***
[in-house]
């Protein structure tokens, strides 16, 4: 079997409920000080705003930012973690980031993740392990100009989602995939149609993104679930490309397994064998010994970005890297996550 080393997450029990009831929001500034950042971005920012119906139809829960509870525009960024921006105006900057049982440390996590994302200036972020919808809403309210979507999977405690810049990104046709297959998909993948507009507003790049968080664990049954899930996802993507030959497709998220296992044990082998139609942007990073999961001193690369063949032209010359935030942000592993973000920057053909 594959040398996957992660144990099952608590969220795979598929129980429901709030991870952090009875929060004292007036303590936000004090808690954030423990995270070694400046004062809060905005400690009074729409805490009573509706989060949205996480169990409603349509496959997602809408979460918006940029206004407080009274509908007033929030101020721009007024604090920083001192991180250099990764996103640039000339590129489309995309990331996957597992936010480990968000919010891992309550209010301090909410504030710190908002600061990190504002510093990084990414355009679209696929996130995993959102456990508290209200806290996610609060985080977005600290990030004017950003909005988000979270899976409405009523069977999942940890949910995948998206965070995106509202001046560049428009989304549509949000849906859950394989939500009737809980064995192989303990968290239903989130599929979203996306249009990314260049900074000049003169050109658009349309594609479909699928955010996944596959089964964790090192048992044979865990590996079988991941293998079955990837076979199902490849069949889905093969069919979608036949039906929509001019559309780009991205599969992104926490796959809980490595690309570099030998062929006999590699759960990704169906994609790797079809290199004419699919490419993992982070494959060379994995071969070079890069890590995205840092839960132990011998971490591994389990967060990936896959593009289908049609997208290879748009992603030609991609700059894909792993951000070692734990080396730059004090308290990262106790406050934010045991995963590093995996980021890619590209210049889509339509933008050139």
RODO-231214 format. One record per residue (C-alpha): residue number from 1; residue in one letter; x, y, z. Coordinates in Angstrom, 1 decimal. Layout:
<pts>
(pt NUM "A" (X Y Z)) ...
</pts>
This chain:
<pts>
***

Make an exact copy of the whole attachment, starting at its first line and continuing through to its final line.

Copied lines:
[in-house]
């Protein structure tokens, strides 16, 4: 079997409920000080705003930012973690980031993740392990100009989602995939149609993104679930490309397994064998010994970005890297996550 080393997450029990009831929001500034950042971005920012119906139809829960509870525009960024921006105006900057049982440390996590994302200036972020919808809403309210979507999977405690810049990104046709297959998909993948507009507003790049968080664990049954899930996802993507030959497709998220296992044990082998139609942007990073999961001193690369063949032209010359935030942000592993973000920057053909 594959040398996957992660144990099952608590969220795979598929129980429901709030991870952090009875929060004292007036303590936000004090808690954030423990995270070694400046004062809060905005400690009074729409805490009573509706989060949205996480169990409603349509496959997602809408979460918006940029206004407080009274509908007033929030101020721009007024604090920083001192991180250099990764996103640039000339590129489309995309990331996957597992936010480990968000919010891992309550209010301090909410504030710190908002600061990190504002510093990084990414355009679209696929996130995993959102456990508290209200806290996610609060985080977005600290990030004017950003909005988000979270899976409405009523069977999942940890949910995948998206965070995106509202001046560049428009989304549509949000849906859950394989939500009737809980064995192989303990968290239903989130599929979203996306249009990314260049900074000049003169050109658009349309594609479909699928955010996944596959089964964790090192048992044979865990590996079988991941293998079955990837076979199902490849069949889905093969069919979608036949039906929509001019559309780009991205599969992104926490796959809980490595690309570099030998062929006999590699759960990704169906994609790797079809290199004419699919490419993992982070494959060379994995071969070079890069890590995205840092839960132990011998971490591994389990967060990936896959593009289908049609997208290879748009992603030609991609700059894909792993951000070692734990080396730059004090308290990262106790406050934010045991995963590093995996980021890619590209210049889509339509933008050139």
RODO-231214 format. One record per residue (C-alpha): residue number from 1; residue in one letter; x, y, z. Coordinates in Angstrom, 1 decimal. Layout:
<pts>
(pt NUM "A" (X Y Z)) ...
</pts>
This chain:
<pts>